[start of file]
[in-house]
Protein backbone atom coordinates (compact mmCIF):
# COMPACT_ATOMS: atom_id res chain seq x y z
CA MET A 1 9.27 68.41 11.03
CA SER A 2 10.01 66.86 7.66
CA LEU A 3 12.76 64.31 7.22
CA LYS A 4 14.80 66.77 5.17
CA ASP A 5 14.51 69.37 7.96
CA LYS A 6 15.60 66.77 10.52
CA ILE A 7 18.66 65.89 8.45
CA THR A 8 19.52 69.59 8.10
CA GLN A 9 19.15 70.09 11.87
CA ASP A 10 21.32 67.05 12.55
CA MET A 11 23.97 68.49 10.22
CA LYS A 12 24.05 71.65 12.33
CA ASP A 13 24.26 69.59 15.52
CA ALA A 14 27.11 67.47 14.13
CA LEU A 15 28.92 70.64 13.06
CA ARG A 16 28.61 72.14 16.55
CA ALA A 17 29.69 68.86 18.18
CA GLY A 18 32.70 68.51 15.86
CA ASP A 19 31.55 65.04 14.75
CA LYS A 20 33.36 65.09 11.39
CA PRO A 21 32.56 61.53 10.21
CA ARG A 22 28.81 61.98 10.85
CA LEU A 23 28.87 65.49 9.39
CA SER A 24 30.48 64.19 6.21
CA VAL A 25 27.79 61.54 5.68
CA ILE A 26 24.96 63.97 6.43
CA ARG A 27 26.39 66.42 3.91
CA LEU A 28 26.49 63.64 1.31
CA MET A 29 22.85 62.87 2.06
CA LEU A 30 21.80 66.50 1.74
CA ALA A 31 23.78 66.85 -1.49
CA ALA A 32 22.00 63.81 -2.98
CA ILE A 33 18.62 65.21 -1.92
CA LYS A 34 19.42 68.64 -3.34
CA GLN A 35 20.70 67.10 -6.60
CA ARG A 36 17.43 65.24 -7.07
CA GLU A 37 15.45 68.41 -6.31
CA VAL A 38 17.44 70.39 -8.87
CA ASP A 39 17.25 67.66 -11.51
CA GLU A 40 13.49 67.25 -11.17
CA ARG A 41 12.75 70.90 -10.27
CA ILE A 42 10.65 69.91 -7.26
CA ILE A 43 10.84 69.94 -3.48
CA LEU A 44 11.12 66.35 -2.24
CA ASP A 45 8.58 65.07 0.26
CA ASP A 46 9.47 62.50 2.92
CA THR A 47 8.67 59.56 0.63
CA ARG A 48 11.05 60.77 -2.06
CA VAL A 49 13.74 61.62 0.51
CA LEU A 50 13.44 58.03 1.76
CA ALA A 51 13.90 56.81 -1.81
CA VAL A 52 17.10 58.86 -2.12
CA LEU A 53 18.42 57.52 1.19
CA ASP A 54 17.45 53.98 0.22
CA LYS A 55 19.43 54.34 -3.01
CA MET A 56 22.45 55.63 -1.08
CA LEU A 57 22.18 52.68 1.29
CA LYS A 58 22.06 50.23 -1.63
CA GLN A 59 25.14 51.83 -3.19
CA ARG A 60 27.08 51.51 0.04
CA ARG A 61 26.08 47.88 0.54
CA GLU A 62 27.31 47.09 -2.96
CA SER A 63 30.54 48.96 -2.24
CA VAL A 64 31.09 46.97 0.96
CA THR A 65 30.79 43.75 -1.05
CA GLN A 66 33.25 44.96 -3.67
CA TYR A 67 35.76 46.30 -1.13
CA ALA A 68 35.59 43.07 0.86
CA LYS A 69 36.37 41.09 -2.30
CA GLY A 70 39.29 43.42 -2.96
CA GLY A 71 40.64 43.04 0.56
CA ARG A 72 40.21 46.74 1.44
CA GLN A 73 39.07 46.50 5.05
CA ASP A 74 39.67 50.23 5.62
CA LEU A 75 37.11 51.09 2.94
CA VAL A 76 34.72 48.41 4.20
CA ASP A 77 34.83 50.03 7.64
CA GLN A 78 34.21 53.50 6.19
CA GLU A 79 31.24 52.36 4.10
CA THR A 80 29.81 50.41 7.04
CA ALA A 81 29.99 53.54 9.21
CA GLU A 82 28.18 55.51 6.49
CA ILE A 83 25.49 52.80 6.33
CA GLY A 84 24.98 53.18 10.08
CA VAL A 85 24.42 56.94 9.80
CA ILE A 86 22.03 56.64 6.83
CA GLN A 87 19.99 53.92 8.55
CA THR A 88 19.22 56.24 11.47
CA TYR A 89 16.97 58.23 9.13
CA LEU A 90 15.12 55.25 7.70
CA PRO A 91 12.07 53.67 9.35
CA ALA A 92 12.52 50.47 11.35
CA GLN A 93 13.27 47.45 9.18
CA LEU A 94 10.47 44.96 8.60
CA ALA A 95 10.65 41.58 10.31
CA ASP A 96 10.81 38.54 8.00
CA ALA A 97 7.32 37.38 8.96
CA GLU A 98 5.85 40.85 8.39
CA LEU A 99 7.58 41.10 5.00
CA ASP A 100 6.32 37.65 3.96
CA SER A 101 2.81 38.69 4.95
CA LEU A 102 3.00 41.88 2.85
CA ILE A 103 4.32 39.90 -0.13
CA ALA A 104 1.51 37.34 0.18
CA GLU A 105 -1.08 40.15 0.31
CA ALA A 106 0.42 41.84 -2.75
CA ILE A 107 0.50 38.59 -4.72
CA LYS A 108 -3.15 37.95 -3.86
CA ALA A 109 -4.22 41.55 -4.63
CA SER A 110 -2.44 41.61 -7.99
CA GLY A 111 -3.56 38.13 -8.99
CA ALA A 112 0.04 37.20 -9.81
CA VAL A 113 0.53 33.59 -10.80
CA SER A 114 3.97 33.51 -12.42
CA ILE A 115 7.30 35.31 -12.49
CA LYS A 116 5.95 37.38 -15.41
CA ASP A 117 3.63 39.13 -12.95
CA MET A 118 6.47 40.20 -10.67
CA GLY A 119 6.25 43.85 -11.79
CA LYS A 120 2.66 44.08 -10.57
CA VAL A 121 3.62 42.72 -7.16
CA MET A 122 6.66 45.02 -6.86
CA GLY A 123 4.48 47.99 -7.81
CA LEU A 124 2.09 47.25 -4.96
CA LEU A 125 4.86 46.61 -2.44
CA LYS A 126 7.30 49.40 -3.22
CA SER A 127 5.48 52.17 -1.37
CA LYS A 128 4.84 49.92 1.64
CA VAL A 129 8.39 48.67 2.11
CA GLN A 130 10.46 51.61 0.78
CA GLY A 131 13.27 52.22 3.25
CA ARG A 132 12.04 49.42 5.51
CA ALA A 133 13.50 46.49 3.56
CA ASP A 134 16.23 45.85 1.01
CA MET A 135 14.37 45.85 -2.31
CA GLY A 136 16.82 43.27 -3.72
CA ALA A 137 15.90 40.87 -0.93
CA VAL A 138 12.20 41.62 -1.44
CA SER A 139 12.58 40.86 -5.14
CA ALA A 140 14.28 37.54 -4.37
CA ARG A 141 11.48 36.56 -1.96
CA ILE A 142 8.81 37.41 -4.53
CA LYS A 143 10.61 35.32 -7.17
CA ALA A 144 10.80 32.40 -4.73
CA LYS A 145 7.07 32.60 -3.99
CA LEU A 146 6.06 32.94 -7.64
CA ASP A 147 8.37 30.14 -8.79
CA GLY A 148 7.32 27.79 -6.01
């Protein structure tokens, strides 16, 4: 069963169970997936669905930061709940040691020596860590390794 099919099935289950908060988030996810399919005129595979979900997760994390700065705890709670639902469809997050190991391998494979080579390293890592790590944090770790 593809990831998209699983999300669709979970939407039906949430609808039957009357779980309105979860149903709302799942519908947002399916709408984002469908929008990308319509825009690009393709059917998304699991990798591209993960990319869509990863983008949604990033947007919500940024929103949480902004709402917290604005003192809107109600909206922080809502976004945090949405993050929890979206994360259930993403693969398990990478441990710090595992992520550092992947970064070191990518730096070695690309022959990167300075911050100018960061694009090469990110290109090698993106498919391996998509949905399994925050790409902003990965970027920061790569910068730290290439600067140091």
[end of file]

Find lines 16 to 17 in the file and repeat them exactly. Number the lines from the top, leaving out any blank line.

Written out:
CA ASP A 13 24.26 69.59 15.52
CA ALA A 14 27.11 67.47 14.13